What we take with us.
In 2013 we started with the idea that hospitality, understood as creating welcoming space, can be transformative. This was particularly significant in developing appreciative, respectful interfaith relationships among students. But we also found that such hospitality is actually a universal means of building relationships and community, providing empowering support for all students.
Hence our Vision Statement:
Oasis is a welcoming and enabling community, open to all, contributing to personal and communal spiritual enrichment, while promoting mutual respect and appreciative understanding of diverse religious paths and cultural traditions.
The principles of how we go about it were summed up in the Oasis Hospitality Elements flowchart:
What does Oasis do for students? It hosts.
What does Oasis do for the University? It collaborates.
What does Oasis do for the wider community? It tells its story, it demonstrates with participatory workshops and it conducts rituals and ceremonies by request.
Potential benefits include:
# making links & connections
# liaisons, cooperation, collaborations
# providing support, cohesion, continuity
# company, companionship, friendship, mutuality
# getting to know ‘others’, understanding, mutual acceptance
# developing cultural and emotional intelligence
We have every indication that the underlying strategy of Oasis has been successful, as students have encountered the unconditional welcome of Oasis. Recognition of success led to the creation of Oasis Ambassadors. Those transformed by the Oasis experience now give impetus to a vision for what might be achieved in the longer term – student leadership across the world committed to the practice and principles of hospitality, learnt informally at Oasis.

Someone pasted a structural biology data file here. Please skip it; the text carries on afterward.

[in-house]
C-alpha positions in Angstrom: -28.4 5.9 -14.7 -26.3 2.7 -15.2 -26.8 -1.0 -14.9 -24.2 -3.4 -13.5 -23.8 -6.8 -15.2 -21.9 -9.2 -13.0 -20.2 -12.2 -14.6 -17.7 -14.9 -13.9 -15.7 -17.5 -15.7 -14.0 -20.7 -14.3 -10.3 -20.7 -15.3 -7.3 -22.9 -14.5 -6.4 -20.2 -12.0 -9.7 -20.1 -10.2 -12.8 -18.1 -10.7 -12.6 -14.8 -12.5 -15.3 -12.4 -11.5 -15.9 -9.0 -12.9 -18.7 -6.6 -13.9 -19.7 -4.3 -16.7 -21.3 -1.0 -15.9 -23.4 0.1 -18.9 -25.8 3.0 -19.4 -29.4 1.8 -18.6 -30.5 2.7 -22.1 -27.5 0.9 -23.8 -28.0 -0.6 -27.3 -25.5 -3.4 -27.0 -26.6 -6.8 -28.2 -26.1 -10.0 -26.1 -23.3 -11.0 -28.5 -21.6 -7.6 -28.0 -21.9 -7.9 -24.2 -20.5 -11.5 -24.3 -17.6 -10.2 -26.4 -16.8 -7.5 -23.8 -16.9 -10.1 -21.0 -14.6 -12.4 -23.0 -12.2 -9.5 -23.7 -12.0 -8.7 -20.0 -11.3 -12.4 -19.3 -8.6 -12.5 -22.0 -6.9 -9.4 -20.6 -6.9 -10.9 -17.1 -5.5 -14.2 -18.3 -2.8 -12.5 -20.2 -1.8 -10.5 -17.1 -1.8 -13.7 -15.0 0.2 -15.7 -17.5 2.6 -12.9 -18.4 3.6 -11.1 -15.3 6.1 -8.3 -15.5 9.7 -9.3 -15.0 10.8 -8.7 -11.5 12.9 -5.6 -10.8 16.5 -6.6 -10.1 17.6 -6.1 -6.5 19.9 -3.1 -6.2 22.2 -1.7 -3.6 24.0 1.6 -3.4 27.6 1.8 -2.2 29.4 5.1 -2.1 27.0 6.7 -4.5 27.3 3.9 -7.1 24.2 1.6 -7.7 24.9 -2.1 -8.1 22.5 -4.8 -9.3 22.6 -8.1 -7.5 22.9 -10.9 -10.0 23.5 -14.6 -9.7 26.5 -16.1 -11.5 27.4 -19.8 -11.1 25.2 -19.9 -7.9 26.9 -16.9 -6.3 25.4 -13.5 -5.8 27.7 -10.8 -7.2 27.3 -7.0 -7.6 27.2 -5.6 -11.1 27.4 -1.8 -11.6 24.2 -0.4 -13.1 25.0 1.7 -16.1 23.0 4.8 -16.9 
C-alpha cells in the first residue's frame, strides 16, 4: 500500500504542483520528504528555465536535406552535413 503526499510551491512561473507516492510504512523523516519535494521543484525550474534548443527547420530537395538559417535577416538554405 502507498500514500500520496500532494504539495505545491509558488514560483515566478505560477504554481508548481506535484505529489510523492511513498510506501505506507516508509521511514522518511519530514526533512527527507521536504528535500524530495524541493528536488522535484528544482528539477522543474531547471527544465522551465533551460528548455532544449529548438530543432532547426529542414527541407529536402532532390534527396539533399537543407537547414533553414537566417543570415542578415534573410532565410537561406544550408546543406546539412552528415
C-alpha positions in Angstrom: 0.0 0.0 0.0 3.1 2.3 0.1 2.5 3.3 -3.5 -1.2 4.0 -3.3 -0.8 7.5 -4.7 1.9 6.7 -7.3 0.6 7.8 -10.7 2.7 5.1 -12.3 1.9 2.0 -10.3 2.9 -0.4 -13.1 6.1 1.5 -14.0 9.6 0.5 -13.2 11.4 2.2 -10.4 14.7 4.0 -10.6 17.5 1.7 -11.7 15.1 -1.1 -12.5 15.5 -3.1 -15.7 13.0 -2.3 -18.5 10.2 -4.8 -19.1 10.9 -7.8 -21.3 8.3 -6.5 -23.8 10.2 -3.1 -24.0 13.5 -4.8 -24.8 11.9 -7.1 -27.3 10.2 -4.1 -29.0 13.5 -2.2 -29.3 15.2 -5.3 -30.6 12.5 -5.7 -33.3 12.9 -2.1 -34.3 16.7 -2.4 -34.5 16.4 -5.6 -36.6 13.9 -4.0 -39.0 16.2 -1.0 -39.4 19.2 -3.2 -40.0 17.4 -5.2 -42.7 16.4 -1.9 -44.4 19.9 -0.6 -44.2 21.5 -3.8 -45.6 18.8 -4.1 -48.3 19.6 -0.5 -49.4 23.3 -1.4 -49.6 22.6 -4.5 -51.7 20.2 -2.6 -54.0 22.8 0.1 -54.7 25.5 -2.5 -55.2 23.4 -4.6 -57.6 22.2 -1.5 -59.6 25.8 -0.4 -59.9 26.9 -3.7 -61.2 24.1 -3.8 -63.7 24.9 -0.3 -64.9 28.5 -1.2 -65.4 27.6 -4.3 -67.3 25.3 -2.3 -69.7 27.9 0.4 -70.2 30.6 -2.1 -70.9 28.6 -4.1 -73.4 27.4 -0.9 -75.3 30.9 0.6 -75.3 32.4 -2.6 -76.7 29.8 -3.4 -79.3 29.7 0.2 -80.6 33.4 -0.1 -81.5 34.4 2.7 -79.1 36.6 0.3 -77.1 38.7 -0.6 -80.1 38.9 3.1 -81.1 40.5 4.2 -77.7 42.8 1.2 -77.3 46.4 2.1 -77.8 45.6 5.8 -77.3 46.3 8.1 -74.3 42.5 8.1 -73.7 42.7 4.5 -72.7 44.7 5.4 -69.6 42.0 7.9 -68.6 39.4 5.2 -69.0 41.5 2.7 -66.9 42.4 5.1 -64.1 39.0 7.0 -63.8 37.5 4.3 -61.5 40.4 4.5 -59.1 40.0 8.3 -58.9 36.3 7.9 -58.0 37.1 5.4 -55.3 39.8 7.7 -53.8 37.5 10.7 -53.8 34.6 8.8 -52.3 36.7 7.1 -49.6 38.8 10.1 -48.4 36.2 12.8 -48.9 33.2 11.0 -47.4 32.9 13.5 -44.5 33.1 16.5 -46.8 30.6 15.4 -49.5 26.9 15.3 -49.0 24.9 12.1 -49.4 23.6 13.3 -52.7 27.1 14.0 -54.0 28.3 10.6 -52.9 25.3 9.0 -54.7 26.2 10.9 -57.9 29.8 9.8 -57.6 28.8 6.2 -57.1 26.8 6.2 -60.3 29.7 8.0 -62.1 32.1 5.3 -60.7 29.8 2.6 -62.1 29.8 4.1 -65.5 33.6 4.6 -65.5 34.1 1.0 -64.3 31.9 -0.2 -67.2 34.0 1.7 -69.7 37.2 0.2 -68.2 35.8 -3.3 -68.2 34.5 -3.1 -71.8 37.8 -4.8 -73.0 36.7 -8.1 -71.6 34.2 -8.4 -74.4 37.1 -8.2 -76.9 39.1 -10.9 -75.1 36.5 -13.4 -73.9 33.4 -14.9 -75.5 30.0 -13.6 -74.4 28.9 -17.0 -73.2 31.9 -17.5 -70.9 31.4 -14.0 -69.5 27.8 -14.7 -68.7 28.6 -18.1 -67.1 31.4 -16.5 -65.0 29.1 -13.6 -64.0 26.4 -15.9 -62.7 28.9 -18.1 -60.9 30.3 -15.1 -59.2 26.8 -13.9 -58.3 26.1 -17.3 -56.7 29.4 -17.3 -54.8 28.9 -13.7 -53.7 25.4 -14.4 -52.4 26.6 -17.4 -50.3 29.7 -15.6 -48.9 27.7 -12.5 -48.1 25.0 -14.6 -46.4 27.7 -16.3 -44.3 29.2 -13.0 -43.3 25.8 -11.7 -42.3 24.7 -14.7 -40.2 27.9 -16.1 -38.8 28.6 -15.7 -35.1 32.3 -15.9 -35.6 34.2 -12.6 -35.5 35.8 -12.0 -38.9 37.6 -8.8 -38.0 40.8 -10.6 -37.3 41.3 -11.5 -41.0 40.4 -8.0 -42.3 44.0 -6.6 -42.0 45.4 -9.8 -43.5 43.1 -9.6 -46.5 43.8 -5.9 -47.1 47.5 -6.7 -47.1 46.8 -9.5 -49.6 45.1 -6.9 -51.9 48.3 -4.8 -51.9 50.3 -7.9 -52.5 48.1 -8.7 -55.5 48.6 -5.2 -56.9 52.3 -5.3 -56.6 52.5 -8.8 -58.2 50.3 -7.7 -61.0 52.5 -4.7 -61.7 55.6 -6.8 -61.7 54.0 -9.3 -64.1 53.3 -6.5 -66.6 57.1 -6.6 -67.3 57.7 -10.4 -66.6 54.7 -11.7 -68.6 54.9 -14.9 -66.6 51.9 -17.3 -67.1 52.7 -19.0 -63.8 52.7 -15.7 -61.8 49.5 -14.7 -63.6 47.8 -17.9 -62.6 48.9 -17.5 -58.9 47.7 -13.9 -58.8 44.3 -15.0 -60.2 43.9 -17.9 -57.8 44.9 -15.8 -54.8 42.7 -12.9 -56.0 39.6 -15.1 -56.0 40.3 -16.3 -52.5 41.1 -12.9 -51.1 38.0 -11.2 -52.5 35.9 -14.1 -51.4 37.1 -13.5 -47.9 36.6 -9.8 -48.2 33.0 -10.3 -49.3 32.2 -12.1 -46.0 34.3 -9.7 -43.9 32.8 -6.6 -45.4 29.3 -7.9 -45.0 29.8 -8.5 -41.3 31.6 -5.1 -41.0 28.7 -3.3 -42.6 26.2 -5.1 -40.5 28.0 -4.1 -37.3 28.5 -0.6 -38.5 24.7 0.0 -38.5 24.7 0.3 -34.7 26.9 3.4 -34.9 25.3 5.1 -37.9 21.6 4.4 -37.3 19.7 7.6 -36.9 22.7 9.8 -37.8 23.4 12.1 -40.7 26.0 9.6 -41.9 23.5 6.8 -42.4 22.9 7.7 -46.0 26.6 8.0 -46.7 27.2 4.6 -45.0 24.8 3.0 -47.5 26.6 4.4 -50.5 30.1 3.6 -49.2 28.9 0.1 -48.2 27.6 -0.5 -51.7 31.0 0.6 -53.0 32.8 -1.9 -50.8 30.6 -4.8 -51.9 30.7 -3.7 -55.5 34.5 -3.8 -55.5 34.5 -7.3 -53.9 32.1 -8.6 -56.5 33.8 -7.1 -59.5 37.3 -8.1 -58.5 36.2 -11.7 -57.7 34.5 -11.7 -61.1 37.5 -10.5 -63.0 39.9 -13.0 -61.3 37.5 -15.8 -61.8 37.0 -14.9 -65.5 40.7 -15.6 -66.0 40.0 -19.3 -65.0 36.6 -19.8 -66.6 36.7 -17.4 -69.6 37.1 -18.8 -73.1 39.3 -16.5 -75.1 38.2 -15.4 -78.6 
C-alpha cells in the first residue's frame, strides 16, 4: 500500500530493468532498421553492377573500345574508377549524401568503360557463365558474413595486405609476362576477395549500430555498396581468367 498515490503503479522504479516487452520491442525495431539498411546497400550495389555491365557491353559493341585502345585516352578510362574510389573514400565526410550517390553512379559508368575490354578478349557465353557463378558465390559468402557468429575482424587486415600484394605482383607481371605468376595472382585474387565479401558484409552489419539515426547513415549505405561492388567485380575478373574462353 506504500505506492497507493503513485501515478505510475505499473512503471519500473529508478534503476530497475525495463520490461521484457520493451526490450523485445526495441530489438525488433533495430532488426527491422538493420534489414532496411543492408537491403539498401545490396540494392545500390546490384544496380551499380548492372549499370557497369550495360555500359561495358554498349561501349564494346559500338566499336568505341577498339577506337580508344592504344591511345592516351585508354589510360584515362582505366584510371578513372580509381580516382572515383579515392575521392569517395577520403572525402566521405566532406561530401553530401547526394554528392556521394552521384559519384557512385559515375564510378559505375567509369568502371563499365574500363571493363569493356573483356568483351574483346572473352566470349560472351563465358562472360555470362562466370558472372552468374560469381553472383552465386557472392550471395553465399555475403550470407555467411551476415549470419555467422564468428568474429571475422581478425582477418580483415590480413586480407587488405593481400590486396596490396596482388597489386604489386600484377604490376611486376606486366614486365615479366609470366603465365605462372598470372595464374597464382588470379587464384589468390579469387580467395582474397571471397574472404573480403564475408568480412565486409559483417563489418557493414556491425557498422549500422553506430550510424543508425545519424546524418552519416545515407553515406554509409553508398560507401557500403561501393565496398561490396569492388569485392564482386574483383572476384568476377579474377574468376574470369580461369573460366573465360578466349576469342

Accordingly, I believe we are now at the stage when we might recognise that Oasis is a centre engaged in informal learning.
How might this role of Oasis be extended in the proposed new Student Hub?
Recognition of the significance of informal, extra-curricular learning might take Oasis to a new level in the proposed new Student Hub. However, the University must first recognise and value the significant place of informal learning as complementary to the formal learning process.
The edited video below makes a case for valuing informal learning for the 21st Century student. The points I have highlighted in the video suggest how the Oasis paradigm might be extended to provide safe, sanctioned ‘home’ environments that foster informal learning, extending the successes we have achieved over the last 12 months.
I am suggesting that Oasis, through its practice of hospitality, might provide an empowering ‘home’ environment for informal learning that may go beyond discussion and conversation to creative activity such as digital media, art, music and radio – spaces that provide connection, communication, collaboration and creation.
Because Oasis also engages with the wider community, access to its spaces in the proposed new Student Hub is a significant consideration – proximate parking and proximate loading.
External spaces linked to the internal spaces of the proposed Student Hub are significant for some cultues and religions.
I hope that consideration be given to externally linking Yunggorendi with Oasis to provide outdoor teaching space for Yunggorendi, native vegetation and an outdoor sacred ceremony site, which gives an unobstructed view to the western (sea) horizon. Consideration might also be given to a memorial site within this development.
Consideration might also be given to a western-facing balcony area linked with Oasis.
It is important that wherever possible, Oasis spaces have windows that look out to the western sea horizon or on to Flinders’ wonderful natural habitat.